Pure by Andrew Miller – Reviewed by Guy Portman
Paris’s oldest cemetery, Les Innocents, is overflowing. The city’s deceased have been piled in there for years, resulting in the surrounding area being permanently permeated by a fetid aroma. Les Innocents is a growing concern to the authorities and a potential hazard to the health of the local population.
The prospect of salvation comes with the arrival of a young, energetic, provincial engineer by the name of Jean-Baptiste Baratte, commissioned by the king to clear the cemetery. The story follows in intricate detail Jean-Baptiste’s preparations for the ensuing task, which entail him moving into a residence close to the cemetery and employing a team of miners from Valenciennes for the proposed work. Eventually the clearing of Les Innocents commences with Jean-Baptiste supervising the disinterring of the burial plots. Subplots include an assault on the protagonist by his landlady’s daughter Ziguette, using his own brass ruler for the purpose, in addition to an unexpected romance with a prostitute named Heloise.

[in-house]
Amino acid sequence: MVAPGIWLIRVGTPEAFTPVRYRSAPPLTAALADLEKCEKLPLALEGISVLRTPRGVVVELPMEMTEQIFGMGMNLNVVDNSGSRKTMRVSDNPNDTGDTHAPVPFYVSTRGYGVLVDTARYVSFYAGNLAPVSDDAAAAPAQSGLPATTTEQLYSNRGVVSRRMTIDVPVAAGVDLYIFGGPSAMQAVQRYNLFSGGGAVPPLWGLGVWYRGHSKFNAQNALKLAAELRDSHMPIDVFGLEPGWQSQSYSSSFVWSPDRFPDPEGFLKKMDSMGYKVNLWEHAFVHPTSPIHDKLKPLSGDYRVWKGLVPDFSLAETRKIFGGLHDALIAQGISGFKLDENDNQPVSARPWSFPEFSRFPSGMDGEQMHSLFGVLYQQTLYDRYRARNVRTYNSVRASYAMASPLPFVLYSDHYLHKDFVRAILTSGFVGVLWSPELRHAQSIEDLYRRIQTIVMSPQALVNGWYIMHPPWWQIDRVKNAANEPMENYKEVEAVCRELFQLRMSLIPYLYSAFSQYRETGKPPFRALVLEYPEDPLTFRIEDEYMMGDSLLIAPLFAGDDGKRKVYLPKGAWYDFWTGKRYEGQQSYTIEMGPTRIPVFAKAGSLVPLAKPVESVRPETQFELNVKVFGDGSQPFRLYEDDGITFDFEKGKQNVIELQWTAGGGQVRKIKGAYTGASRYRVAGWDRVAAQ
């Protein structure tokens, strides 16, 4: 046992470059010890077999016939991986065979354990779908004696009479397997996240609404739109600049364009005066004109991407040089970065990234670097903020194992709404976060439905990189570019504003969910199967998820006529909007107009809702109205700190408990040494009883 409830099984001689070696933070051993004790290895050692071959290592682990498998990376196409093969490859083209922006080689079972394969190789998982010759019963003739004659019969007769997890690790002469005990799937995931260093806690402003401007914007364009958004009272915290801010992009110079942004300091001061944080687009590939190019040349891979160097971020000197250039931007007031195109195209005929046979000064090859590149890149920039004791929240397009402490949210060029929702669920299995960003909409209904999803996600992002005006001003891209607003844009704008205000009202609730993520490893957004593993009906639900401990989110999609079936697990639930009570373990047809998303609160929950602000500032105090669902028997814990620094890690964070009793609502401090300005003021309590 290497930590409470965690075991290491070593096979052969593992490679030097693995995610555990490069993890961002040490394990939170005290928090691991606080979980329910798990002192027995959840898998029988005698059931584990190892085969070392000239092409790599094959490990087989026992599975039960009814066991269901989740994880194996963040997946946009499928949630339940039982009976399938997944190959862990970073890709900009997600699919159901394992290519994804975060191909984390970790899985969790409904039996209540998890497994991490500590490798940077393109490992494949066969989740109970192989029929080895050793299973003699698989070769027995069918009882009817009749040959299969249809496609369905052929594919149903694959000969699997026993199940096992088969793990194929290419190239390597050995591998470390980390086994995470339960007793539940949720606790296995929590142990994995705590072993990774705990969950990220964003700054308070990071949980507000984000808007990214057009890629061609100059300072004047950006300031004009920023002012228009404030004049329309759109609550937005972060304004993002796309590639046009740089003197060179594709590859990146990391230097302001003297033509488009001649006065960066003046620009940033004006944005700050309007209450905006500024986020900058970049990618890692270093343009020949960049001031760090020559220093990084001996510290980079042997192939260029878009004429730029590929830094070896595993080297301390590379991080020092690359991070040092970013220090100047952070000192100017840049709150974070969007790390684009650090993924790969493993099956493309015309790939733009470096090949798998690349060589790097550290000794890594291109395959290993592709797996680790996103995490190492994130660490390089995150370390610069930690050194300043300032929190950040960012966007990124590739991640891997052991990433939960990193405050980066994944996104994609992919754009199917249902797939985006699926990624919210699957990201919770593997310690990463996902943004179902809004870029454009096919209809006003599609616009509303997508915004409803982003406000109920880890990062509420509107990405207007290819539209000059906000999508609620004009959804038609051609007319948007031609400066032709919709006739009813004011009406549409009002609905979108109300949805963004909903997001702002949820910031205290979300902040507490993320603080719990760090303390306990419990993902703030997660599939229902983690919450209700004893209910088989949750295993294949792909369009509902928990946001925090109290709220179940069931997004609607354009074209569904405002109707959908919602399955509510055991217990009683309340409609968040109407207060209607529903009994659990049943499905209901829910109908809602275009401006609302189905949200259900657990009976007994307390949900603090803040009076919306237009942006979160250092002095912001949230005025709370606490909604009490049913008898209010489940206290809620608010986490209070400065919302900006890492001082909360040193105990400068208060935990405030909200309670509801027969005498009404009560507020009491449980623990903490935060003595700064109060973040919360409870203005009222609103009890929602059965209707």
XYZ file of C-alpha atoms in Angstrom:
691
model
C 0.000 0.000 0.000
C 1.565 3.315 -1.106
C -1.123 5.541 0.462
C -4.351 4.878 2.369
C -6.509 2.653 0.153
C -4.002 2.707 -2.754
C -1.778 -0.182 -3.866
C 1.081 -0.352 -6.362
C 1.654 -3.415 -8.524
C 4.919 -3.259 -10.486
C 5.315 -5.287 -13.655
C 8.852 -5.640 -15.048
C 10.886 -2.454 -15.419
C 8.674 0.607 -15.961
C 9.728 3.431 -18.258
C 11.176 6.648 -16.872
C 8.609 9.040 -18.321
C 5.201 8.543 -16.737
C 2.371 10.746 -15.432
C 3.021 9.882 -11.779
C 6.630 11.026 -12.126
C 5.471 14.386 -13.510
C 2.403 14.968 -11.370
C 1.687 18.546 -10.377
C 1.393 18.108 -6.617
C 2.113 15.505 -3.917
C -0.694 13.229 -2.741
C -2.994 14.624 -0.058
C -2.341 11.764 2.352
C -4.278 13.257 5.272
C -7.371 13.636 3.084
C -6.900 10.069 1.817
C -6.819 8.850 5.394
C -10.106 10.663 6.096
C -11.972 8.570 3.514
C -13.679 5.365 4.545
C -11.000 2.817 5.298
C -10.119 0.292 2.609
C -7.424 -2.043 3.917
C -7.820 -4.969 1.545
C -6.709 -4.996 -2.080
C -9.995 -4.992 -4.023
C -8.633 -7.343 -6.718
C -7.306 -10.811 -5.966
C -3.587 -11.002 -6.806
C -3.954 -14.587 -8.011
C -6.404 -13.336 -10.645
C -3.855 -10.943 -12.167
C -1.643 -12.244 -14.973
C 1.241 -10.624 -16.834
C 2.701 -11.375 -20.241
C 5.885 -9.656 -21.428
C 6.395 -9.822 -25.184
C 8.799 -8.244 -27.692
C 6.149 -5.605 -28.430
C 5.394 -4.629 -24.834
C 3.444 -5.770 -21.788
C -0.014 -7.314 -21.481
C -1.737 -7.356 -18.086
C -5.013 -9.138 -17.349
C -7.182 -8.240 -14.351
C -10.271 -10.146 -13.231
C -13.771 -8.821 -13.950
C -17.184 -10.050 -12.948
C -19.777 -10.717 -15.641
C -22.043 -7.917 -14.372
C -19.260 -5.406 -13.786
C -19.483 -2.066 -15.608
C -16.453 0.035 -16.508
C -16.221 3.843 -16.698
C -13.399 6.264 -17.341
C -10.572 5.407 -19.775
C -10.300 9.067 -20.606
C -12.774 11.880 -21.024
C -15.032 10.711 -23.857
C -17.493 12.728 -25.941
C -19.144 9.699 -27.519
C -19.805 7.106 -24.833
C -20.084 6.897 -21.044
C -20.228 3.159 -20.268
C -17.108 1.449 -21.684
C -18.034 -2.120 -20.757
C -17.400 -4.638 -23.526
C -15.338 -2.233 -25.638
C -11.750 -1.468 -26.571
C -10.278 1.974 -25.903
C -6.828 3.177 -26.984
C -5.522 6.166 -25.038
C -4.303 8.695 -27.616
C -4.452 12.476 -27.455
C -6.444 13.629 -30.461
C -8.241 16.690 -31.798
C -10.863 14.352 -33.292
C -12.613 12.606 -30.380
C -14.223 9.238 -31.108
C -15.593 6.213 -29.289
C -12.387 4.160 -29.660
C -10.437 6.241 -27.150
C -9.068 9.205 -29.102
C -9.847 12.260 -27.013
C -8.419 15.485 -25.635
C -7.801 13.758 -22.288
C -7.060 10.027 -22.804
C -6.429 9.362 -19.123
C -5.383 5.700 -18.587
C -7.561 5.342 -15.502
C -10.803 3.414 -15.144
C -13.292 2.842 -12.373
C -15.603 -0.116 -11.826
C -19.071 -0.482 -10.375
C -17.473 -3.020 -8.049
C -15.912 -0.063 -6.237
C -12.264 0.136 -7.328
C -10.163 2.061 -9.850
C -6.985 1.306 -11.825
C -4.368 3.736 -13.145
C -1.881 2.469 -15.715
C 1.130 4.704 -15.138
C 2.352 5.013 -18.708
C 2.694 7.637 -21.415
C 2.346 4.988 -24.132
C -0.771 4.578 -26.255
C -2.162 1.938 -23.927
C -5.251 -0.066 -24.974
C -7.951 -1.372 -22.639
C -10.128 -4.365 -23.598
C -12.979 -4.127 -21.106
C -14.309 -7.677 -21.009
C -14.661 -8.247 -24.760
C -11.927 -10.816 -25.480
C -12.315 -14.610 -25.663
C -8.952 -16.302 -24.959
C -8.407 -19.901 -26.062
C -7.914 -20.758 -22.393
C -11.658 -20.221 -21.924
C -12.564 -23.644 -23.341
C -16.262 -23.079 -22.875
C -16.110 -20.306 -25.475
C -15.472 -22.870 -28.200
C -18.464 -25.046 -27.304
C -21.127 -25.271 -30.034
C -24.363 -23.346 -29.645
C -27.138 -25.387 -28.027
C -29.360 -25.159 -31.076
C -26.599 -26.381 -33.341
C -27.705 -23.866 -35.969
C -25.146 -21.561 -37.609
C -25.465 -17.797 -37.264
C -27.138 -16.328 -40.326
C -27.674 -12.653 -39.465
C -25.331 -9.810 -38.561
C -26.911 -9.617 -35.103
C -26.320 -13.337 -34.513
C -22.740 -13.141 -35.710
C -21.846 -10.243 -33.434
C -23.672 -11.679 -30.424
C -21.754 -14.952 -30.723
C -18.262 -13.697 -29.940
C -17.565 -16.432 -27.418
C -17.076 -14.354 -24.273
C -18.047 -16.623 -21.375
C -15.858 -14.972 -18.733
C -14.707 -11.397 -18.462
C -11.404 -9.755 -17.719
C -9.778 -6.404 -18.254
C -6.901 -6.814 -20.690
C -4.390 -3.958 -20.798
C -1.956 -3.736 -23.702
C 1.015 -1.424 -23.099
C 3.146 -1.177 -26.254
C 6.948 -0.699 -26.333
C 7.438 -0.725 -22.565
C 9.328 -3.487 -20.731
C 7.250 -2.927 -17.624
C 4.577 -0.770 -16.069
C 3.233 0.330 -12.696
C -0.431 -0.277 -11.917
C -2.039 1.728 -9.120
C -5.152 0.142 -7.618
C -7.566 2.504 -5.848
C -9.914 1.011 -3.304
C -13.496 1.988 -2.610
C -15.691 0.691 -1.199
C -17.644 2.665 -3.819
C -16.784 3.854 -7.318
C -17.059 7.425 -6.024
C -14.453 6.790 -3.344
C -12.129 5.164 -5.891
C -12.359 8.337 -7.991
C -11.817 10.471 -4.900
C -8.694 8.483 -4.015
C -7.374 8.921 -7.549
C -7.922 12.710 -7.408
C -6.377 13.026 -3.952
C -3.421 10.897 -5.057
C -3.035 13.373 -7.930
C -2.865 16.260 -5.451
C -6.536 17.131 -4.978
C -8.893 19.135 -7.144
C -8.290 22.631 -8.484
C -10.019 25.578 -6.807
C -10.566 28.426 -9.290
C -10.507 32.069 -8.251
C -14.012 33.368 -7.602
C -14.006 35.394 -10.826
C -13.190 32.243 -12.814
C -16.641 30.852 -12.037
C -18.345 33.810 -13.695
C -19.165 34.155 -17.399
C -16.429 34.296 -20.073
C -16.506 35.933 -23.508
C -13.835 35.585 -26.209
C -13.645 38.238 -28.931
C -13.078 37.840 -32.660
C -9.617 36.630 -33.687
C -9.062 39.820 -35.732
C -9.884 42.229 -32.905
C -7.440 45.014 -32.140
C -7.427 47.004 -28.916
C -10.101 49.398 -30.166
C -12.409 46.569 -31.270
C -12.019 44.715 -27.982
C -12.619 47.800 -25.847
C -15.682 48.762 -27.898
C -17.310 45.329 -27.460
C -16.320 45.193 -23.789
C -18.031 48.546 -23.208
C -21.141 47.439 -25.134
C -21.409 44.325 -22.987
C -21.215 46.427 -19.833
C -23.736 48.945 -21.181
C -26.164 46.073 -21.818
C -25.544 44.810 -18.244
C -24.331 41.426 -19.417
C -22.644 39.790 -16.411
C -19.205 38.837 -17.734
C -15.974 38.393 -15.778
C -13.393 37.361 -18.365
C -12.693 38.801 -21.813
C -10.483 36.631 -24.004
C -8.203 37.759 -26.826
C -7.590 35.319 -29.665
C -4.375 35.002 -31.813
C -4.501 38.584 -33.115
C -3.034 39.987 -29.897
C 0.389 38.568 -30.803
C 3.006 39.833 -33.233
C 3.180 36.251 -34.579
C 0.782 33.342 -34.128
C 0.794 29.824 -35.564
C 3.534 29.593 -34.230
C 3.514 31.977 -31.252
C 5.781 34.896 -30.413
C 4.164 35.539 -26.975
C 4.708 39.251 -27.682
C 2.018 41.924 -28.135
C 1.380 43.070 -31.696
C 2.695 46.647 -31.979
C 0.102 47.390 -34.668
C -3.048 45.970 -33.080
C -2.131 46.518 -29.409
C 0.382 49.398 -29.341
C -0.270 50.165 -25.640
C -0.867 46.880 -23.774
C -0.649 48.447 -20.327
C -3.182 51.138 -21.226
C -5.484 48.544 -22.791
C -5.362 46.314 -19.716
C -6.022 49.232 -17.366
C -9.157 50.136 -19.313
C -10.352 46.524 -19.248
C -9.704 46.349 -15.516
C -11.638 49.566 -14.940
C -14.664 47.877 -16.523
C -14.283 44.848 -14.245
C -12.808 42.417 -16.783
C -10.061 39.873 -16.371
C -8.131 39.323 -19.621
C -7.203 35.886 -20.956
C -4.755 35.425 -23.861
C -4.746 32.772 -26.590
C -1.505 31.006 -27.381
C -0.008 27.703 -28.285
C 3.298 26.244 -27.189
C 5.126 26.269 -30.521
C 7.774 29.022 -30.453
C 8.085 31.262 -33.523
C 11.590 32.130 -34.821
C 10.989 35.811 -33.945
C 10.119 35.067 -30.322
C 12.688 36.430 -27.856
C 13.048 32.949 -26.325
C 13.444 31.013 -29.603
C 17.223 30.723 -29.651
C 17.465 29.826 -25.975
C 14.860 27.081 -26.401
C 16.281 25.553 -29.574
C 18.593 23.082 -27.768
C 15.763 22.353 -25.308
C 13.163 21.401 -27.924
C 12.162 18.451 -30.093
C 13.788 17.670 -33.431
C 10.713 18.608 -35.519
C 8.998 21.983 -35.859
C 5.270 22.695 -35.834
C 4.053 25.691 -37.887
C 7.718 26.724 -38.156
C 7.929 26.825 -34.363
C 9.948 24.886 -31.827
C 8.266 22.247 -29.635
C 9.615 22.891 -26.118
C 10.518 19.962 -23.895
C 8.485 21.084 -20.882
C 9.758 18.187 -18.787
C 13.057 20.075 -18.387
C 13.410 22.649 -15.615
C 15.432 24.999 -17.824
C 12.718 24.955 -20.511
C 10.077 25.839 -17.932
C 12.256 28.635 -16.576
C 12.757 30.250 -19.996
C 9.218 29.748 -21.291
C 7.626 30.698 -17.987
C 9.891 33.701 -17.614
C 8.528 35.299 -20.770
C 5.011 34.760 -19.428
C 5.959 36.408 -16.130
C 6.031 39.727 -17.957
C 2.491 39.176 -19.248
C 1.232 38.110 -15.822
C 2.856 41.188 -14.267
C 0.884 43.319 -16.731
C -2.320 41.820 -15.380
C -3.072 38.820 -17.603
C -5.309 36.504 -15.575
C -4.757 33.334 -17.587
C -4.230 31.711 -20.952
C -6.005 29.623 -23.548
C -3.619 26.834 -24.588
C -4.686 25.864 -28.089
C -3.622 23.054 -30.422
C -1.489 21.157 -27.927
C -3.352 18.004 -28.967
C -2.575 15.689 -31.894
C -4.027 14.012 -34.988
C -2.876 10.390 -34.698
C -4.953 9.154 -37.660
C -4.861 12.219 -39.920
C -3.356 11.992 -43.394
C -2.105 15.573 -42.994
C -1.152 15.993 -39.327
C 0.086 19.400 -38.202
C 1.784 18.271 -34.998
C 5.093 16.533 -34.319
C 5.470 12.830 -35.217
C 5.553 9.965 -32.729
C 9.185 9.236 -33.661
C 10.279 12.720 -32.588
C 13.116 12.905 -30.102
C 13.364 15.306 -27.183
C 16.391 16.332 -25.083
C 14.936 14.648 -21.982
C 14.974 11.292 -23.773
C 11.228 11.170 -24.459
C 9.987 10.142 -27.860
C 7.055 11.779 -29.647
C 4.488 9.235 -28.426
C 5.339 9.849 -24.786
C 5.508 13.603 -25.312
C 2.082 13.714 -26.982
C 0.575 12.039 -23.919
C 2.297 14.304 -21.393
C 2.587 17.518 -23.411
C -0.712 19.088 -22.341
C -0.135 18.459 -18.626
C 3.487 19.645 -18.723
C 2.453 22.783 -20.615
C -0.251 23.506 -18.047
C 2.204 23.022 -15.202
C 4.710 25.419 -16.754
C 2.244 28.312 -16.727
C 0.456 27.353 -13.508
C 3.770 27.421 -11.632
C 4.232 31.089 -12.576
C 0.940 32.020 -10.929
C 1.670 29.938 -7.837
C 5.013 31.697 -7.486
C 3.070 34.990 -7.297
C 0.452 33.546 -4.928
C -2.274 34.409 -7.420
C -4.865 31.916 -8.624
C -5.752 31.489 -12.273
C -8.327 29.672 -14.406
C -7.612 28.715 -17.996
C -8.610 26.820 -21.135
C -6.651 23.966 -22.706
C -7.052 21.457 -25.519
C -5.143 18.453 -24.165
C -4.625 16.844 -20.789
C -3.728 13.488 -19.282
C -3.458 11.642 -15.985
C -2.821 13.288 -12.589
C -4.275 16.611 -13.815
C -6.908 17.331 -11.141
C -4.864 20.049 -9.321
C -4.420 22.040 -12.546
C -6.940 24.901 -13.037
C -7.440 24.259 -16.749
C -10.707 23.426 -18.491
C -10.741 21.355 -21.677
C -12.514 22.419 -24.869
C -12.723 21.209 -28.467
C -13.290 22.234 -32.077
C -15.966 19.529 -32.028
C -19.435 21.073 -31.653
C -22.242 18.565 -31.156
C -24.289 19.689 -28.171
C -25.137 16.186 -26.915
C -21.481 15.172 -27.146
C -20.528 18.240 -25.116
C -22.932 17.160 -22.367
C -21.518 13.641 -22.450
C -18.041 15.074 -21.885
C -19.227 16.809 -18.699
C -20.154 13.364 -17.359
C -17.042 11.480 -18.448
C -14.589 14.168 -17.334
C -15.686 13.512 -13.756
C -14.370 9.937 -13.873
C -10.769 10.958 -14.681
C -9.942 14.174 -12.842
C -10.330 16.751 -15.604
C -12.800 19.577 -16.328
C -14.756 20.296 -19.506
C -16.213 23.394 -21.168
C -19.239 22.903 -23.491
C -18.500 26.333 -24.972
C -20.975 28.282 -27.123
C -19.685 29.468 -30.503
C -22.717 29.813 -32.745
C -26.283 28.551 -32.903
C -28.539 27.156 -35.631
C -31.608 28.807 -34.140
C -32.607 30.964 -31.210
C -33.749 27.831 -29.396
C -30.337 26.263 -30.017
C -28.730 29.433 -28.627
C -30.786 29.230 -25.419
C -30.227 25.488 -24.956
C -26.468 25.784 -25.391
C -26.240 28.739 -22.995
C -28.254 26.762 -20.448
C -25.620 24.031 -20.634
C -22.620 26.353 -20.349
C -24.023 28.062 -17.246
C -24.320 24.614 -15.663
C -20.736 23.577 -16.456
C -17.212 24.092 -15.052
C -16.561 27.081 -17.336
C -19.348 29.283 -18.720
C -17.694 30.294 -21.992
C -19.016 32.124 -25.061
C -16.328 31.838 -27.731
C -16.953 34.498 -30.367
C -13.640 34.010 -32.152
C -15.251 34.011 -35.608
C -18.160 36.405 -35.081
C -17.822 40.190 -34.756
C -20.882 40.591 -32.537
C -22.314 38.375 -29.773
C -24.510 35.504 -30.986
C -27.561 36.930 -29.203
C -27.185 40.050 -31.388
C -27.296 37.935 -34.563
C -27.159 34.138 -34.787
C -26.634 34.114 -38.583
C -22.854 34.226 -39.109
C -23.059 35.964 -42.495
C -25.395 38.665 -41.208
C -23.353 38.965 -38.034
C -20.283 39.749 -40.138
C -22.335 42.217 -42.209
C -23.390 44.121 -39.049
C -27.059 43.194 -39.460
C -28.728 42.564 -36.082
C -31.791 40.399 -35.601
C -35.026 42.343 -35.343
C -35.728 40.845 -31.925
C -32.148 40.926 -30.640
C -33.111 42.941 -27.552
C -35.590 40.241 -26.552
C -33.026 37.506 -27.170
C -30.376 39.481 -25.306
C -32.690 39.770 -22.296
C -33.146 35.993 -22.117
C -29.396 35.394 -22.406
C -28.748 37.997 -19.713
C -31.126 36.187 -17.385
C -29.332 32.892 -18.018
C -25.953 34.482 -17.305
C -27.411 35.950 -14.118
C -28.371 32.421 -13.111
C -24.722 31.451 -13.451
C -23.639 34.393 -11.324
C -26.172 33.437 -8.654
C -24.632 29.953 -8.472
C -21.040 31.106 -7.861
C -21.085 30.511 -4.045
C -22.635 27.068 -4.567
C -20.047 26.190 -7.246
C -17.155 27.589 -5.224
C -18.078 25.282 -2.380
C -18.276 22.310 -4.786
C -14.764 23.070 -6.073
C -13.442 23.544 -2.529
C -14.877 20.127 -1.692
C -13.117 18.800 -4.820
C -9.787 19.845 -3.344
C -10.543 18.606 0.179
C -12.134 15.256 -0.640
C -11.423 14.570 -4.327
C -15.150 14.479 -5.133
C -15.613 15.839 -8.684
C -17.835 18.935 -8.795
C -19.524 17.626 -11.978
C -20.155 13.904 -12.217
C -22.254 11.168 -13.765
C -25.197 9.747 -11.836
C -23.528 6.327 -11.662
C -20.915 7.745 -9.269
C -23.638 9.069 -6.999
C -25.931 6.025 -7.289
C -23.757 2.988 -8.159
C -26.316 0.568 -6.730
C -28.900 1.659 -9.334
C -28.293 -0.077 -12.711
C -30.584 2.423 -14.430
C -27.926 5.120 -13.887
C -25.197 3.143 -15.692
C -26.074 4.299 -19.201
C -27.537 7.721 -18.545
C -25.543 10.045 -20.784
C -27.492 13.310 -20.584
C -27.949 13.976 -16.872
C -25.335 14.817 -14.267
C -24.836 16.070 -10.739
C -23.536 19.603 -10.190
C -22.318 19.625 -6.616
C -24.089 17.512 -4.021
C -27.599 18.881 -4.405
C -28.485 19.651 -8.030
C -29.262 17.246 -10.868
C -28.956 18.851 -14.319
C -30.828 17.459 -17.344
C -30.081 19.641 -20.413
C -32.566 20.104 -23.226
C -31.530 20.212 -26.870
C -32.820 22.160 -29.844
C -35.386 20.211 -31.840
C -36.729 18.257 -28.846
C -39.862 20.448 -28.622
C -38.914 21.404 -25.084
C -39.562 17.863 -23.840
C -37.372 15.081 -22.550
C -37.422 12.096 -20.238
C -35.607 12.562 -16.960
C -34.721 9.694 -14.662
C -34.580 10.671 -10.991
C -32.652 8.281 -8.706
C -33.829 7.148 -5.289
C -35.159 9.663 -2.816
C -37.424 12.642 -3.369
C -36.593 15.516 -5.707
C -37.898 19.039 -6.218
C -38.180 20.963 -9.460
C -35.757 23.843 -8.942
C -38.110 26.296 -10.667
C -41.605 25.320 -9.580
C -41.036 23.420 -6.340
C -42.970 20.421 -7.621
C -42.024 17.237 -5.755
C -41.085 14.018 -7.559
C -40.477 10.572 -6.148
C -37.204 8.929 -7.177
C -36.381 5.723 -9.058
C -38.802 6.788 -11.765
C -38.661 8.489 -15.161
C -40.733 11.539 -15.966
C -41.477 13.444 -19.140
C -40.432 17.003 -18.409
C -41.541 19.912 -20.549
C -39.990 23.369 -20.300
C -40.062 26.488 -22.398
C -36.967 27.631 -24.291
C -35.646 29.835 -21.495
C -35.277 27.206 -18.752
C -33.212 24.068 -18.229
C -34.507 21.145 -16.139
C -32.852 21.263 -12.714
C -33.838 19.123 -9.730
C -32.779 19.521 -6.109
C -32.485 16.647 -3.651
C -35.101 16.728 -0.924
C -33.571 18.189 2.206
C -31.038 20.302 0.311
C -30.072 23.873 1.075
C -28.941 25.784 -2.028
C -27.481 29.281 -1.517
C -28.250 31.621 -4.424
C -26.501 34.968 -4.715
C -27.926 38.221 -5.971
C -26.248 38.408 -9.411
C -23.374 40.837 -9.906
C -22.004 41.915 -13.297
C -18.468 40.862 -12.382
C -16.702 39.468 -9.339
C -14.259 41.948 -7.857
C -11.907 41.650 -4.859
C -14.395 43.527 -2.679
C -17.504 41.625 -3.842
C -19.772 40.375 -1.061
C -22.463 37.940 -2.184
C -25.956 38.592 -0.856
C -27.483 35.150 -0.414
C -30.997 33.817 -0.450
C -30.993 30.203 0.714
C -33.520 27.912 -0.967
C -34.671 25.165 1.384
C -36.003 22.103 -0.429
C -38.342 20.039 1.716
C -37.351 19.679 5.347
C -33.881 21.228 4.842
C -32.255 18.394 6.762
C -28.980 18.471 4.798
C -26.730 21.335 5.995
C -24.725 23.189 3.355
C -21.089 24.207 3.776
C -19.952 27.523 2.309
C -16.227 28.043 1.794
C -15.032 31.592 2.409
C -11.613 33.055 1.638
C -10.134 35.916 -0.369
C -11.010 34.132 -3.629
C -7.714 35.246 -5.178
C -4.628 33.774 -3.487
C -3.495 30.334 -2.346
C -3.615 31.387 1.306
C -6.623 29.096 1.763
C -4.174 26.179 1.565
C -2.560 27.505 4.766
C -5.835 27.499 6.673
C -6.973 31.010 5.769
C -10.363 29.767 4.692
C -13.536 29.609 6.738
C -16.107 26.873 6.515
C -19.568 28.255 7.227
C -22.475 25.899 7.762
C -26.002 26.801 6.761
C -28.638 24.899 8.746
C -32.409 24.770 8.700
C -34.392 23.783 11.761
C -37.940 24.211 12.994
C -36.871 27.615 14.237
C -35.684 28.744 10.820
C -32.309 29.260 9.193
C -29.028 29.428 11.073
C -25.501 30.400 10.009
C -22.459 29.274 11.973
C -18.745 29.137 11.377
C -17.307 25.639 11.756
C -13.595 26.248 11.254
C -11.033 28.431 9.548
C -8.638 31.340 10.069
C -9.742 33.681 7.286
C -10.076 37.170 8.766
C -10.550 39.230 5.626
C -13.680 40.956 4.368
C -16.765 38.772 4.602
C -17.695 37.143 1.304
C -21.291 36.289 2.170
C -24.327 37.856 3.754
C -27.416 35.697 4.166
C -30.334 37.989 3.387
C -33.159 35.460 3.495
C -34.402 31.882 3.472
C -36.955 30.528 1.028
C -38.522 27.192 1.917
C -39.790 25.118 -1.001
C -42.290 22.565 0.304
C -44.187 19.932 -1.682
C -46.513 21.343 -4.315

The winner of the prestigious Costa Prize in 2011, Pure has been praised for the diligent research of its author and what has been claimed to be the atmospheric ambience of its writing, an integral element of any successful historical novel. However, despite Miller’s purported efforts to create the setting of eighteenth-century Paris, scant effort has been made to evoke the sense of tension in a country on the brink of revolution.
Those readers anticipating that Pure’s subject matter will reveal a tale of the sinister and macabre may well find themselves disappointed by a detailed and mundane content matter, interspersed with fanciful events, for the most part bereft of context. The lack of intrigue is palpable, the characters un-engaging, the incessant details tedious and uninspiring. Devoid of suspense and a meaningful plot, the book’s culmination left this reader concluding Pure has a captivating premise, but a tepid reality.